Converting cement to metal: innovation or modern-day alchemy?

flickr.com  | photo by Argonne National Laboratory

flickr.com  | photo by Argonne National Laboratory

Forget the lustrous shine of the aluminum iPhone casing or the HTC’s magnesium alloy plating – there is a new metal in town and it presents itself as the product of modern alchemy in a slick and futuristic way.

At the end of May, 2013, Scientists discovered and successfully used a formula to turn cement into liquid metal which can then be molded and cooled. It presents a novel use for cement as a semi-conductor and can be compounded to create computer chips, protective coatings and thin films (think LCD monitors).

Chris Benmore, a physicist from the U.S. Department of Energy’s Argonne National Laboratory and his team of Japanese, Finnish and German scientists worked in unison to create a metallic-glass material from what was once liquid cement. The new material showed better resistance to corrosion than ordinary metal (i.e. it does not rust), higher insulation of magnetic energy, malleability, and electrical conductivity versus the more traditional metals of our time.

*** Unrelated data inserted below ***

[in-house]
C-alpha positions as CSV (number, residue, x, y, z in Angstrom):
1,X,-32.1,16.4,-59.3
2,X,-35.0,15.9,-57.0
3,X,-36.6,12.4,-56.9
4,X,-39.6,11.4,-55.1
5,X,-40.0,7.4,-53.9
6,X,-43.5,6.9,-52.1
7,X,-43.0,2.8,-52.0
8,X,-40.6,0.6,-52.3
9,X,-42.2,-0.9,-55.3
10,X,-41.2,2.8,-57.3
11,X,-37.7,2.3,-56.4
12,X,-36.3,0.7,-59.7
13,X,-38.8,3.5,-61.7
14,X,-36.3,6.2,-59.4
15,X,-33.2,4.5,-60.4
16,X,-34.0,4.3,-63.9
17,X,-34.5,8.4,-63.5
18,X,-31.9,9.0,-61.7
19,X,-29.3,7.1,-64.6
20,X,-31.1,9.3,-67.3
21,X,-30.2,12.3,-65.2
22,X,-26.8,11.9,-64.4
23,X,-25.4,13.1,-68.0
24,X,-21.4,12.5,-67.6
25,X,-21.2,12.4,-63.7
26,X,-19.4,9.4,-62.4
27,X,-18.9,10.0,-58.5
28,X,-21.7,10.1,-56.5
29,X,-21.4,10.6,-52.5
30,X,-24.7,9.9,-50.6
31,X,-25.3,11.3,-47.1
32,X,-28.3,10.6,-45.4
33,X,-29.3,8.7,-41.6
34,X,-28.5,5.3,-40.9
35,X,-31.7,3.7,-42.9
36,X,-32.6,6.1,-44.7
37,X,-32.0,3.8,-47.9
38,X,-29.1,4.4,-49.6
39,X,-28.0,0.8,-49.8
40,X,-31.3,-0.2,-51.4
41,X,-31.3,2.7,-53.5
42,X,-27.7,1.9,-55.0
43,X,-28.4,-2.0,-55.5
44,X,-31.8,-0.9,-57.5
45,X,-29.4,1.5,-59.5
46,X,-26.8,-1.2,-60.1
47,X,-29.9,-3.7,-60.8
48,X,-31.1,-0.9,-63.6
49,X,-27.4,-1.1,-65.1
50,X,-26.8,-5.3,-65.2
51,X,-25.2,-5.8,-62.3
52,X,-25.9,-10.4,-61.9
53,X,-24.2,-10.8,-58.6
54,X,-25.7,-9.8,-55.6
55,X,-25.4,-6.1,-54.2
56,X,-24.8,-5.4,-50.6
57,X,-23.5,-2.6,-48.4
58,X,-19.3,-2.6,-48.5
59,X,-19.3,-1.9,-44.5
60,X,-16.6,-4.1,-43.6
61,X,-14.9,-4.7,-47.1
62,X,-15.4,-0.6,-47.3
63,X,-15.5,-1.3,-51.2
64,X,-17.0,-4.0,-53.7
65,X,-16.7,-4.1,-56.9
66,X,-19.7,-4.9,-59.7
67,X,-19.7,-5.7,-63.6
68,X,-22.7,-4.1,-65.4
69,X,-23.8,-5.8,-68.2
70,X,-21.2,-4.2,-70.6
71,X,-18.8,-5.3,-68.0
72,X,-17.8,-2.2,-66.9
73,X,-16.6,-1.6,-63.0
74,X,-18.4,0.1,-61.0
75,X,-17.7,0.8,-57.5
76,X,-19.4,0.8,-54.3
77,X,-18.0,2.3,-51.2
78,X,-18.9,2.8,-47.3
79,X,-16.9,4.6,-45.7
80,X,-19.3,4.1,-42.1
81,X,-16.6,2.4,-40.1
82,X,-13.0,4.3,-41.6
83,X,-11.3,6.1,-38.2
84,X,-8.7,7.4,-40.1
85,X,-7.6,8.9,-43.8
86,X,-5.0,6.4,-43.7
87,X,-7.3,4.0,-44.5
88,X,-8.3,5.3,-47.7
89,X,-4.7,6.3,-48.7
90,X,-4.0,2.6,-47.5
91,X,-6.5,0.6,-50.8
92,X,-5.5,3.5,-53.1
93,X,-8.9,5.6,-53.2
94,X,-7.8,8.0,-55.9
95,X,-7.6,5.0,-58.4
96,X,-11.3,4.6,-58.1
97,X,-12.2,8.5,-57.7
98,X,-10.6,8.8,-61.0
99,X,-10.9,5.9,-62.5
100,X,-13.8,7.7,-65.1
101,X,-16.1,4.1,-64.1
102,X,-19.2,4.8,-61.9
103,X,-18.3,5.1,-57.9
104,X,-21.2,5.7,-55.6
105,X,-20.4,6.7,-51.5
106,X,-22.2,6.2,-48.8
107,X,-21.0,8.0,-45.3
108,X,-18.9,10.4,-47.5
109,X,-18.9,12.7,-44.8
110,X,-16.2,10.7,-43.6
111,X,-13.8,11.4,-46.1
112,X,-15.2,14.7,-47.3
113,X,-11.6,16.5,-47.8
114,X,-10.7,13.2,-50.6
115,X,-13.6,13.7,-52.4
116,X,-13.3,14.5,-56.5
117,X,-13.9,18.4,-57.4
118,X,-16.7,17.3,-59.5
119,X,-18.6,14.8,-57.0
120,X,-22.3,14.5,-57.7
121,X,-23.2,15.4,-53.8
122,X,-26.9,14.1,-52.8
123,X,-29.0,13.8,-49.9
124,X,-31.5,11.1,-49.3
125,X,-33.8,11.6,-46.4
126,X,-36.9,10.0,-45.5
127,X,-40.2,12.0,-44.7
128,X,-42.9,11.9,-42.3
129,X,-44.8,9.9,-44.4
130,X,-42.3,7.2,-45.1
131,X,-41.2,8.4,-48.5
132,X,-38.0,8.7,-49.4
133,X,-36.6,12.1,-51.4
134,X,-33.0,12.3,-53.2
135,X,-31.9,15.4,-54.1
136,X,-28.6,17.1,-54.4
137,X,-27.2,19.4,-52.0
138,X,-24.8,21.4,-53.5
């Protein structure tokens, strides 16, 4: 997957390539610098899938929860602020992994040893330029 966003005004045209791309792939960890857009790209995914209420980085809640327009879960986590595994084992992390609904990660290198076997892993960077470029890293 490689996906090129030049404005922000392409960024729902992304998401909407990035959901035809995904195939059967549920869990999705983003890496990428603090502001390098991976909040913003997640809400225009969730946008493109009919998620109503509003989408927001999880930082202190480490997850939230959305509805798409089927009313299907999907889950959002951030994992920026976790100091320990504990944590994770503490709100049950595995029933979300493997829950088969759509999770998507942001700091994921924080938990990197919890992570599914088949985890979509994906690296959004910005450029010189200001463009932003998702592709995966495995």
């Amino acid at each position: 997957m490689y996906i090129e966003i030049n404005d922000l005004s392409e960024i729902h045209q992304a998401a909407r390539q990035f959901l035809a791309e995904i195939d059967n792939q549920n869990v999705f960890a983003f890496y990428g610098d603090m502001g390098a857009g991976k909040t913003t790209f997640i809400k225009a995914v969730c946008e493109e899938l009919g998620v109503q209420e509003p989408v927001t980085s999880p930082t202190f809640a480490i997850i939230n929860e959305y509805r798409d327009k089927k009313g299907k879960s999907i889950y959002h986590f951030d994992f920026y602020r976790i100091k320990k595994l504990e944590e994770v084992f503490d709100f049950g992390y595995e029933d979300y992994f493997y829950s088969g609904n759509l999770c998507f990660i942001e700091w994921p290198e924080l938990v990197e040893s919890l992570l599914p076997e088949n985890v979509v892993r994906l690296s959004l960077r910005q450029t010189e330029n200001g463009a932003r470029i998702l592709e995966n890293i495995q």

The calcium and aluminum oxides in powdered cement are heated to 2,000 Celsius (3642F) with a laser, turning the powder into liquid. A device called an aerodynamic levitator uses a nozzle pumping out inert gas to levitate the liquid cement, preventing it from crystalizing into the shape of the chamber which contains it. Researchers then introduce different gases to modify the chemical bonds of the oxides as they cool into a glass.

The result is a large-scale trapping of mobile electrons in the cage-like structures of calcium oxide (on a molecular level), allowing for a huge increase in the material’s electrical conductivity (see illustration here). The mechanism by which this conversion is possible is known as electron trapping and this work, carried out by Chris Benmore of the DoE’s Argonne National Laboratory and Shinji Kohara from the SPring-8 synchotron in Japan, along with a handful of European material scientists, is the first to clearly confirm successful use of the electron trapping method.

The results were reported on May 27 in the journal “Proceeding of the National Academy of Sciences”. See it here.

On a more interesting note, we are now able convert other normally-insulating materials into semiconductors. "Now that we know the conditions needed to create trapped electrons in materials," Benmore said, "we can develop and test other materials to find out if we can make them conduct electricity in this way."